EU says must do more to meet Kyoto targets
By Jeff Mason
BRUSSELS (Reuters) - European Union nations must step up efforts to cut greenhouse gas emissions if the bloc is to meet its Kyoto Protocol targets on fighting climate change, the EU executive said on Tuesday.
The European Commission said the 15 EU countries that committed themselves to an 8 percent cut in emissions by 2008-2012 could reach that goal only by implementing extra measures.
At climate change talks in Bali, Indonesia, next week the EU hopes to persuade the United States and other big economies to move toward binding targets to halt and cut emissions blamed for heating the earth.
The EU's own record is likely to be scrutinized as it touts its credentials as a world leader in the global warming fight.
The Commission said EU-15 emissions were projected to be down 7.4 percent in 2010 compared with the base years, 1990 in most cases, set in the Kyoto agreement.
Those projections, collected from EU governments, were based on current measures, the purchase of Kyoto credits, and plans to create "carbon sinks" through forests that soak up carbon dioxide (CO2), the main gas blamed for global warming.
The EU-15 would reach an 11.4 percent reduction in 2010 -- exceeding the Kyoto goal -- if additional measures such as including aviation in the bloc's emissions trading scheme were put in place quickly.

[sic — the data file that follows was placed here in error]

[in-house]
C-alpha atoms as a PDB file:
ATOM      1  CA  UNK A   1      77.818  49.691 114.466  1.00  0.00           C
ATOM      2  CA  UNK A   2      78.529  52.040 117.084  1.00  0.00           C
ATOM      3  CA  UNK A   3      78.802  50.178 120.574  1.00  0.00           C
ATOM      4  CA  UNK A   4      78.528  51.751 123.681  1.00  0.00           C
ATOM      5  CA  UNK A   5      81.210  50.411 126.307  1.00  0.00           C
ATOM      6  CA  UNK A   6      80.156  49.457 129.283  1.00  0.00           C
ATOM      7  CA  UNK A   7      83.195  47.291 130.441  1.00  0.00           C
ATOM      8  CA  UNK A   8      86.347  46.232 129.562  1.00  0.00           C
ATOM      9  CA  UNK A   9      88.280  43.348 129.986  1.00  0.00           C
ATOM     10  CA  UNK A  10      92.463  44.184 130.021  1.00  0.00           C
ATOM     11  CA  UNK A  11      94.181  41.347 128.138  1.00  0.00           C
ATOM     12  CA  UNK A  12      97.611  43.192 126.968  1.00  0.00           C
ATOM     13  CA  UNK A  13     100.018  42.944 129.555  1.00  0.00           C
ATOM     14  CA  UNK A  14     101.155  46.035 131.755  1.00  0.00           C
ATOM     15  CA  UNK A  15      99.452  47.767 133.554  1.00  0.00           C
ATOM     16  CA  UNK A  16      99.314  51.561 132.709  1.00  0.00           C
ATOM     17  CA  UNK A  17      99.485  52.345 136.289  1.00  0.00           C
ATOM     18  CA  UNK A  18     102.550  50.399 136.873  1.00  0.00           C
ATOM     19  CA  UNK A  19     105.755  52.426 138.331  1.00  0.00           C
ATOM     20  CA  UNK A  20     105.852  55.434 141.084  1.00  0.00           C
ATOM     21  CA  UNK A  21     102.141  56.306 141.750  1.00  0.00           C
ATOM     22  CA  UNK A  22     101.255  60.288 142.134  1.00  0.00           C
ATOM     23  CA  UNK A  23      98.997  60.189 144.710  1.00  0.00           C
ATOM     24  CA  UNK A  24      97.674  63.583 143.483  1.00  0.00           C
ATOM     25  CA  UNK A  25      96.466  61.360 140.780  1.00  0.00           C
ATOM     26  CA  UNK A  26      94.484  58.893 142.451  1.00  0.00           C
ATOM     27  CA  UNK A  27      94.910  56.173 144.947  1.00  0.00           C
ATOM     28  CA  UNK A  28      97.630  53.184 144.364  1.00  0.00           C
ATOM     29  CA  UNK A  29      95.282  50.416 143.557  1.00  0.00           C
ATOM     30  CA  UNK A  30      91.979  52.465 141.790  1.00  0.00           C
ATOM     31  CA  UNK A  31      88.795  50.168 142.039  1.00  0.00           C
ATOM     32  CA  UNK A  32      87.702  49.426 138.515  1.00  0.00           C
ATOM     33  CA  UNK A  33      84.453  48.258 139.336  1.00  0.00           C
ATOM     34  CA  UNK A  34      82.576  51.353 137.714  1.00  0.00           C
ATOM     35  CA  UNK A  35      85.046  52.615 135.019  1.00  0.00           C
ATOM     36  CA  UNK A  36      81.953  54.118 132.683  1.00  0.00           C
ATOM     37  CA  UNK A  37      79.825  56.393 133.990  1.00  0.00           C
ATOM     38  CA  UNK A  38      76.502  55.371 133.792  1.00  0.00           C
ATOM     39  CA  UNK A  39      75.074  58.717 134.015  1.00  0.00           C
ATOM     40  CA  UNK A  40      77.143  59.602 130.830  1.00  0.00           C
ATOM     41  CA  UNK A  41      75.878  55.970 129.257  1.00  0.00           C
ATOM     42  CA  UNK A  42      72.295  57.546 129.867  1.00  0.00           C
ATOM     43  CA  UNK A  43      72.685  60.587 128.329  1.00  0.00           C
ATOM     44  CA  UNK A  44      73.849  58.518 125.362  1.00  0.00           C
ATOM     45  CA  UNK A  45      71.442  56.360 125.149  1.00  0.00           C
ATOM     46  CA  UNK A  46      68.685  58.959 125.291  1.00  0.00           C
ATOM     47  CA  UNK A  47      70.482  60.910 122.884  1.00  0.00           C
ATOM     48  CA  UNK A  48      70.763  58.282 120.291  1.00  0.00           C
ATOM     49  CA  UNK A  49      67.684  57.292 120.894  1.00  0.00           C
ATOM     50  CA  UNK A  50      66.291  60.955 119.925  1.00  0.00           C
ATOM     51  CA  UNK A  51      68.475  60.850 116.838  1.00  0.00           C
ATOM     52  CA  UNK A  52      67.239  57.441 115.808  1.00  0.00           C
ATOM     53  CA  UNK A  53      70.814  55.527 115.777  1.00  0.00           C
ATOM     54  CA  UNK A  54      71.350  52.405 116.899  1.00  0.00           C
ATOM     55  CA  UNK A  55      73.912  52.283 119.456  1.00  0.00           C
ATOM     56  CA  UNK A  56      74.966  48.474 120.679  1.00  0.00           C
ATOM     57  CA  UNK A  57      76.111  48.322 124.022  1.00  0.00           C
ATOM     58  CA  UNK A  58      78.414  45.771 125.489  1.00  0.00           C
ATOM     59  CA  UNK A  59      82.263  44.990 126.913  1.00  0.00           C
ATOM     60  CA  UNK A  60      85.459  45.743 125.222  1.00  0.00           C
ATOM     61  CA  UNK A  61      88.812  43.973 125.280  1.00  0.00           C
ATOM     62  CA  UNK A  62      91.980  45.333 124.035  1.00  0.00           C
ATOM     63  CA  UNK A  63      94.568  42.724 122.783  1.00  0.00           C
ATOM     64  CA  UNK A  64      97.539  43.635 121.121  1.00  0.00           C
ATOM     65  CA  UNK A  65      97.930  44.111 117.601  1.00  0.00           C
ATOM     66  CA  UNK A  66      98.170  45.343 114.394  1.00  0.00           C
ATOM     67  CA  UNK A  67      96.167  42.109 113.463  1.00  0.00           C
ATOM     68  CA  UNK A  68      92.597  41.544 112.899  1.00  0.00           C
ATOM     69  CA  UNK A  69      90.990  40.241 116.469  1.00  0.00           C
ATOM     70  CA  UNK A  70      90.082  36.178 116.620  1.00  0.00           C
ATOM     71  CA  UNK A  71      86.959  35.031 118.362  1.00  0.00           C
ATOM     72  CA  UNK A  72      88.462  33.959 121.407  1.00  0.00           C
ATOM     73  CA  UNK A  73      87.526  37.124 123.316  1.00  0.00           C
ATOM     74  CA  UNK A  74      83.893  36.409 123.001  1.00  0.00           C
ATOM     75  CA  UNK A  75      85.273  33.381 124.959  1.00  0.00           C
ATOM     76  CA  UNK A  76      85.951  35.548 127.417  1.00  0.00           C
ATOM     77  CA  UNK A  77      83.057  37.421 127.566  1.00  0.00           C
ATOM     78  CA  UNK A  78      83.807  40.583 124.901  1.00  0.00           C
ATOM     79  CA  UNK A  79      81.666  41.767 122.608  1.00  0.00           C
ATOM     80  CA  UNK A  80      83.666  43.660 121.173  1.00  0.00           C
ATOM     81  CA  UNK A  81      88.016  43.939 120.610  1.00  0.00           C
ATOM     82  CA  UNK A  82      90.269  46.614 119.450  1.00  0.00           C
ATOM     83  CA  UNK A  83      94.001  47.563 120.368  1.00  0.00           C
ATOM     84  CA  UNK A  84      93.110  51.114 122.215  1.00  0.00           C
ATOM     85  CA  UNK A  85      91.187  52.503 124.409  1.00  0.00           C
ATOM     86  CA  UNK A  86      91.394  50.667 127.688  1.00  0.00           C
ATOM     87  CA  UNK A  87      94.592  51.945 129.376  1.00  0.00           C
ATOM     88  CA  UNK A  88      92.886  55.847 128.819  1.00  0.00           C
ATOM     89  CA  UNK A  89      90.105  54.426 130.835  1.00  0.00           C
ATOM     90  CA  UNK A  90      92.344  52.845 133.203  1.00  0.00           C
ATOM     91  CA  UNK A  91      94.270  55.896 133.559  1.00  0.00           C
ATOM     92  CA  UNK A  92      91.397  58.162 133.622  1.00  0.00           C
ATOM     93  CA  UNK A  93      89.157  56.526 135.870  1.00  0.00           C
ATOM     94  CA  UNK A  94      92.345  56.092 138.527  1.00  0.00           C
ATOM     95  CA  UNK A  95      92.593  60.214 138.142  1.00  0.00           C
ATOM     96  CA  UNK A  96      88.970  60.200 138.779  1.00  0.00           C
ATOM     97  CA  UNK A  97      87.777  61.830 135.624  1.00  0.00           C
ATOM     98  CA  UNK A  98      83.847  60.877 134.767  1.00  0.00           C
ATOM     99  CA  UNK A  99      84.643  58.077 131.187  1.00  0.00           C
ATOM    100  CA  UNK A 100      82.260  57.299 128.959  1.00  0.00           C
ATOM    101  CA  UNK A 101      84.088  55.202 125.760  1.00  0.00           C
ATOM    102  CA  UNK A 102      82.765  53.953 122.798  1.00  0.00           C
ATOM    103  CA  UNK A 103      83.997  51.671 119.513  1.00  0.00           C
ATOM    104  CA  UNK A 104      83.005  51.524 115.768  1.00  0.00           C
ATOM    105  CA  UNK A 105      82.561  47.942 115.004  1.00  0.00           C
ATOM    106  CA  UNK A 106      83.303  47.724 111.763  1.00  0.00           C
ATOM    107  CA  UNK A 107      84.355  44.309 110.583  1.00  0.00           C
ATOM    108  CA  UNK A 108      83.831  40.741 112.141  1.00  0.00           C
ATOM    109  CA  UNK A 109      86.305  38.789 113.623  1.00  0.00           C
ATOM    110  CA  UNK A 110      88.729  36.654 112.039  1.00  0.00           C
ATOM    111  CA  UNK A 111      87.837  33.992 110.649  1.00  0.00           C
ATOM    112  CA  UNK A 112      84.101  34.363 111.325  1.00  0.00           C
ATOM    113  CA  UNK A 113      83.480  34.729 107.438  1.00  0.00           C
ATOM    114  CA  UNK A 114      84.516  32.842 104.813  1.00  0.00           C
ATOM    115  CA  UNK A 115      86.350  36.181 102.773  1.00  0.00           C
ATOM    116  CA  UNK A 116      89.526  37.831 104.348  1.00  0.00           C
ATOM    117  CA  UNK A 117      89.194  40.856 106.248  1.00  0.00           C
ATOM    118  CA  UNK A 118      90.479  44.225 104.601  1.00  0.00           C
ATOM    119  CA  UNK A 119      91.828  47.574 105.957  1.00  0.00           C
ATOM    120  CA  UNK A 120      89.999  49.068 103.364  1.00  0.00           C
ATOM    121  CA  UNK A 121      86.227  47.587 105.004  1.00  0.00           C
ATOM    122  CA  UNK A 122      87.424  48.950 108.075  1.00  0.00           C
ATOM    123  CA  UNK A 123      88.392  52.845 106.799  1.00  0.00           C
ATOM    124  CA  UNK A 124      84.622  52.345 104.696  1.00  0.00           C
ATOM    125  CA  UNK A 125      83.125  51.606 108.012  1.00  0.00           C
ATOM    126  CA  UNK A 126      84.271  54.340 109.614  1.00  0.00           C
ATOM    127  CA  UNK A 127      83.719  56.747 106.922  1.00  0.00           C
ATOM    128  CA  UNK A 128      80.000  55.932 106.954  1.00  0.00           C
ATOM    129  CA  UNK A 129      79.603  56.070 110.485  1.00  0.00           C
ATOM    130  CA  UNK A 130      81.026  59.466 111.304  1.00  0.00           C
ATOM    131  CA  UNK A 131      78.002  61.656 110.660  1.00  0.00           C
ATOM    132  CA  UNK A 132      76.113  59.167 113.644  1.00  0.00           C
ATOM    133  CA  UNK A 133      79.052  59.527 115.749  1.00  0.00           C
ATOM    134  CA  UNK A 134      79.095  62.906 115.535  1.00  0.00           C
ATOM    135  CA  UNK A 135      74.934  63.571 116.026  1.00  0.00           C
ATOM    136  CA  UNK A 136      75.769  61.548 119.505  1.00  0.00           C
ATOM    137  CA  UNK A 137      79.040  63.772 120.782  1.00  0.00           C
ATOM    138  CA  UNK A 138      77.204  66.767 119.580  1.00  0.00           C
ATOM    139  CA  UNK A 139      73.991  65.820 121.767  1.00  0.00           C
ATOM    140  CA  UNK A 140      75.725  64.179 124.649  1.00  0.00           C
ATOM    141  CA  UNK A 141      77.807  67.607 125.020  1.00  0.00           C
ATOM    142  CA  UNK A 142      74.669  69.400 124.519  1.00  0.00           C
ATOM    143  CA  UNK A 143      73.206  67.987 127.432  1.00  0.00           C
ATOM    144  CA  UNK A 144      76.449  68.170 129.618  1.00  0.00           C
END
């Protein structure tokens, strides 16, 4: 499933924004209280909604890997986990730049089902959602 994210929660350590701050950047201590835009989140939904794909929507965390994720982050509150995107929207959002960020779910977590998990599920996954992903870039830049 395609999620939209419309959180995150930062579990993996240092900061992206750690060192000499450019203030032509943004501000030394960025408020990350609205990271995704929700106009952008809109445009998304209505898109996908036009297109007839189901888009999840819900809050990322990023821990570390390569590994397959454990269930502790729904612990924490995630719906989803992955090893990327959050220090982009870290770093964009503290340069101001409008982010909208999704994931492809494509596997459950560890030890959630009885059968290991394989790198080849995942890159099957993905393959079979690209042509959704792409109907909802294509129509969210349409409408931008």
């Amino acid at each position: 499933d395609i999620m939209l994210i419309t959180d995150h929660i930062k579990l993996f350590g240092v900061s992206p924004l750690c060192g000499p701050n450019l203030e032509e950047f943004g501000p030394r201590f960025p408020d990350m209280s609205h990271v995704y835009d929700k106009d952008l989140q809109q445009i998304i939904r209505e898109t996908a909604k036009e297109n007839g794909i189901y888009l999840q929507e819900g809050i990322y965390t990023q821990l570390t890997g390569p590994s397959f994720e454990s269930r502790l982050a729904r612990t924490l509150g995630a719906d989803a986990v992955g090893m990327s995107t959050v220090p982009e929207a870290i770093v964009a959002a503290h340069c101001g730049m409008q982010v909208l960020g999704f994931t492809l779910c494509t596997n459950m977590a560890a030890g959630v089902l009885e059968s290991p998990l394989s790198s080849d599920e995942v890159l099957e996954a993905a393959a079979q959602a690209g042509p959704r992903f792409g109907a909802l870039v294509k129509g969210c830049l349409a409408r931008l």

"The latest projections show that the Kyoto target will be reached once the member states have adopted and implemented the additional actions now under discussion," Environment Commissioner Stavros Dimas said.
"I therefore urge them to do this swiftly."
Most other members of the 27-nation bloc also have goals to reduce emissions by 6 or 8 percent from selected base years. Only Malta and Cyprus have no target. Countries such as Spain and Italy that are not on track to meet their goals are identifying ways of doing so, the Commission said.
The environmental group WWF said the EU would meet its targets but should show more leadership by cutting emissions at home rather than investing in projects abroad, such as Kyoto's Clean Development Mechanism (CDM), which gives countries credit for funding projects to reduce emissions in developing nations.
"We believe that the EU will meet its Kyoto target (but) the way that they will meet the Kyoto target is horrible," said Stephan Singer, a climate expert at WWF's EU office.
"The EU will buy lots of CDM credits," he said. "It is by no means leading the world and showing how to make much more ambitious targets post-2012."
The Commission said EU-15 emissions were projected to be down by only 4 percent in 2010, the middle of the Kyoto period, if the projection included only measures now in place.
Planned investment in projects to reduce emissions in developing countries along with forestry measures would lead to the projected 7.4 percent fall.
The EU committed itself this year to reduce greenhouse gas emissions by at least 20 percent in 2020 compared with 1990 levels. It also pledged to increase that to a 30 percent cut if other nations join in.
The Commission said that based on current projections, EU states would have to "put emissions on a much steeper reduction path after 2012" to meet the 2020 target.
(Editing by Dale Hudson and Tim Pearce)